Some people will argue that assuming that someone speaks Spanish sends the message that they do not look educated enough to speak English. Be aware and sensitive to this. That being said, 90% of the time when I practice my Spanish with people who are serving me, I get nothing but friendlier people, and better service. It proves that I care about the person beyond the service/product I am paying them for, and that I’ve made an effort to learn about the population on whose backs my country is running. Of course, the same could be said for the many other immigrant populations who work hard in the U.S., and if you have time, learning Mandarin, Haitian Creole, Portuguese, or Tagalog is also recommended. But Spanish seems like a good start.

7. Working part-time at a coffee shop during college isn’t the same as supporting a family on a minimum wage job.
I am beyond grateful for the jobs that I’ve worked over the years. They’ve taught me about responsibility and professionalism. But they’ve also been a stark reminder of my privilege. Chatting with the cooks during a lull at the restaurant, or sitting with the other nannies while the kids play at the park, I’ve made some of my deepest and most diverse friendships. But during those conversations, I always knew that for me, this job was temporary. For them, this was life. So when I complain about how hard catering is on my body, or how little restaurant work pays, I know that I’m lucky. I will always treat service workers with dignity and respect for the hard work that they do.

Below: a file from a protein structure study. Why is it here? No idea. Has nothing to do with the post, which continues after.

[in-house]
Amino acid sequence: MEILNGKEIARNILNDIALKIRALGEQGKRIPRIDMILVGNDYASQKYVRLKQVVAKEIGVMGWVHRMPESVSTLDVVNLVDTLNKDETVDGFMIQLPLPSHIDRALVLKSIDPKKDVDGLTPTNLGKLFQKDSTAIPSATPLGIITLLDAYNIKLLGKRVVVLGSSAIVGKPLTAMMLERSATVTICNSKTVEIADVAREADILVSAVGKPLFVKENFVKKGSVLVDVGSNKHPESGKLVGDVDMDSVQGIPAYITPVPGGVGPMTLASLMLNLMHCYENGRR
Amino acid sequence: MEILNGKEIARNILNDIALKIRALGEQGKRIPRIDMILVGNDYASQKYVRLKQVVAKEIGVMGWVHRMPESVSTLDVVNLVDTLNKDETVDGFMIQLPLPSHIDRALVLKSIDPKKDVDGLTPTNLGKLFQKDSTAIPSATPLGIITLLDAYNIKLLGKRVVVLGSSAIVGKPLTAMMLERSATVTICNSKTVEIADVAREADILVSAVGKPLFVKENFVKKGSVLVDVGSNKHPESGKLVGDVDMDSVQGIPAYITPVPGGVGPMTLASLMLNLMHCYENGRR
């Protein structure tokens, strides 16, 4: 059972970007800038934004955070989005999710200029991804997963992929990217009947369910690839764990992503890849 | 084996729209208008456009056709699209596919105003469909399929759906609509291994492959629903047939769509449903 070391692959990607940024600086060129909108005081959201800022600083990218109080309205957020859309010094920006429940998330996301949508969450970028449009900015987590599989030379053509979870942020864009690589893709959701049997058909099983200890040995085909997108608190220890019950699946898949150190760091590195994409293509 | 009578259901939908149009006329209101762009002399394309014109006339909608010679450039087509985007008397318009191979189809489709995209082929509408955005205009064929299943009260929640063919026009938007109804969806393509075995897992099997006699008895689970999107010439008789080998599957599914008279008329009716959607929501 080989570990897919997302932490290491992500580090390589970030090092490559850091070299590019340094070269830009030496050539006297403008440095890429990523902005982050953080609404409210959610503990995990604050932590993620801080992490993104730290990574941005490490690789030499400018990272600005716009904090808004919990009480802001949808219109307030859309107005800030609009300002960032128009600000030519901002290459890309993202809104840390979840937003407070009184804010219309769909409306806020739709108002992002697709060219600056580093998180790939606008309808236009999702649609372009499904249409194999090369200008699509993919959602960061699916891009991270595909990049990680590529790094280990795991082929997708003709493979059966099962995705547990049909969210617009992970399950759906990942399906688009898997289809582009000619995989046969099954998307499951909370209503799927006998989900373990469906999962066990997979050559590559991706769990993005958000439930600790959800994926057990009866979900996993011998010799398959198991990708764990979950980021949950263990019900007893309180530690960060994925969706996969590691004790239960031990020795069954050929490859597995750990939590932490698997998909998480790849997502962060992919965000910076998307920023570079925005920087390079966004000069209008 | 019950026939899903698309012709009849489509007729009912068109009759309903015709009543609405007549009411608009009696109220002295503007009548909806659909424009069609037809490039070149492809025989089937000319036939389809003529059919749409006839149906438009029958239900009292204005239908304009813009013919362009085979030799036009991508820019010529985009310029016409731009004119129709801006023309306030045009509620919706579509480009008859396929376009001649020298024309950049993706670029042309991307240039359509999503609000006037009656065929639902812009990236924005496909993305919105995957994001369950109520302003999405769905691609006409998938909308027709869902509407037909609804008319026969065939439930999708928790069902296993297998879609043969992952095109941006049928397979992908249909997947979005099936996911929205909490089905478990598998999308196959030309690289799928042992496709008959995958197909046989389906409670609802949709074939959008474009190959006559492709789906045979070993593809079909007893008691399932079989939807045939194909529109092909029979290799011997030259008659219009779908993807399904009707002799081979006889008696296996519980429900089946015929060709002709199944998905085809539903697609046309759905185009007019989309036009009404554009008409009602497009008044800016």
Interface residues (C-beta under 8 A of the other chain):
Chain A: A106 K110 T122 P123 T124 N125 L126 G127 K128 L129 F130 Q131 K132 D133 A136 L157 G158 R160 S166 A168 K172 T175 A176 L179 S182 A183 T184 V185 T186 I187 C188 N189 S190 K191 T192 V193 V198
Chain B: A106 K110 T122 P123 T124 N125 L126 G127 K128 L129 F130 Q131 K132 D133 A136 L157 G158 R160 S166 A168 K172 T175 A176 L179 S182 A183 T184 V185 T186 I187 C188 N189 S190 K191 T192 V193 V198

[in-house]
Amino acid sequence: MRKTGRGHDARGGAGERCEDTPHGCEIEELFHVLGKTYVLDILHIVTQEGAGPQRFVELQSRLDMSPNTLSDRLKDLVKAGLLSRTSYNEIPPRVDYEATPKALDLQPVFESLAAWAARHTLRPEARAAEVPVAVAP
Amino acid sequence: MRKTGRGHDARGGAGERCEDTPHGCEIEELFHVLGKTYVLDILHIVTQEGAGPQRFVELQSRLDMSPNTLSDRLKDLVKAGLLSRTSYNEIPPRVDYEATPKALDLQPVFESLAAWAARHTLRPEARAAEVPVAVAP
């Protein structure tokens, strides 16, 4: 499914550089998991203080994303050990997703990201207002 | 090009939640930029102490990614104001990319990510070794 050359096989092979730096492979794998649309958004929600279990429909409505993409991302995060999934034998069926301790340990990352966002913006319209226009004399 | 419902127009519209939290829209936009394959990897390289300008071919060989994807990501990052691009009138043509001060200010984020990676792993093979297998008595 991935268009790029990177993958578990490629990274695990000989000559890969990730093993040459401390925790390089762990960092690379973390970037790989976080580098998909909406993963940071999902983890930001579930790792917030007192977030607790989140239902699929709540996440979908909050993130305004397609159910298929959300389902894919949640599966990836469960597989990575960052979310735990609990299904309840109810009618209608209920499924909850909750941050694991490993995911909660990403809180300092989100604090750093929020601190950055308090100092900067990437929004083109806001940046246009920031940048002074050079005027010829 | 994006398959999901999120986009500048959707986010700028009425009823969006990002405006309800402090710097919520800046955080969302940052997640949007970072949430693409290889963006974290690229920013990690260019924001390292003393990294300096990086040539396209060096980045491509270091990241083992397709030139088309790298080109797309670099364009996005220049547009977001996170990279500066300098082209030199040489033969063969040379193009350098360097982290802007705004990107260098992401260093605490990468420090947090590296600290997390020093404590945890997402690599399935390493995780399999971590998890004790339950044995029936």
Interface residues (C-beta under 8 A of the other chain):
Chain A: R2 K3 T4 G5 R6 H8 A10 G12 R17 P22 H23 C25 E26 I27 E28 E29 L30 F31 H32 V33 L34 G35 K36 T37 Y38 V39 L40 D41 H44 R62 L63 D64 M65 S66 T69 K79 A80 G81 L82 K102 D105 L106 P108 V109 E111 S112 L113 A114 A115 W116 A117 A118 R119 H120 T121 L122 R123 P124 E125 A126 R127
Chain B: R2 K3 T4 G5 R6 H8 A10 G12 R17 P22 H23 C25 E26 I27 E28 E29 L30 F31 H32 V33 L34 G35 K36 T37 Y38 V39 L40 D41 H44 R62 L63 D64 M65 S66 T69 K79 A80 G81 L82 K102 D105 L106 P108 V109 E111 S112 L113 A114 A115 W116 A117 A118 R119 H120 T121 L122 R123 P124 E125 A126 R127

Bay Area, California

Juliana is a writer, a speaker, and a consultant. Her blogging work focuses on feminist and racial justice movements lead by Latinas throughout the Americas, touching on issues such as environmental justice, immigration, colonization, land rights and indigenous movements. She has been a regular Contributor to Feministing since Spring of 2013, and also been published on the Huffington Post, Mic, and the Feminist Wire. Juliana studied Latin American and Latinx Studies at the University of California and is now based in the Bay Area where she has worked with various organizations on social media and communications strategy. In her free time, she likes to dance salsa and tango and practice Portuguese with her cousins via Skype.

Juliana is a Latina feminist writer and digital communications specialist living in California.

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  • http://feministing.com/members/elizabethpink/ Elizabeth

    I work in the service industry as well, and I have a few issues with this:

    1. I don’t care how awful a customer is, show some professionalism. Spitting in someone’s coffee, or contaminating their food in any way, is unprofessional. And it can get you fired. No matter how that person treats you, don’t be an asshole in return.

    2. Smiling IS part of the job, actually. Yes, everyone has a bad day. No, we can’t be in a cheery mood all the time. But yes, smiling IS part of your professional responsibility as a server. When you’re not in front of customers, frown or remain expressionless all you like. But when you’re serving the public, smile even if it kills you.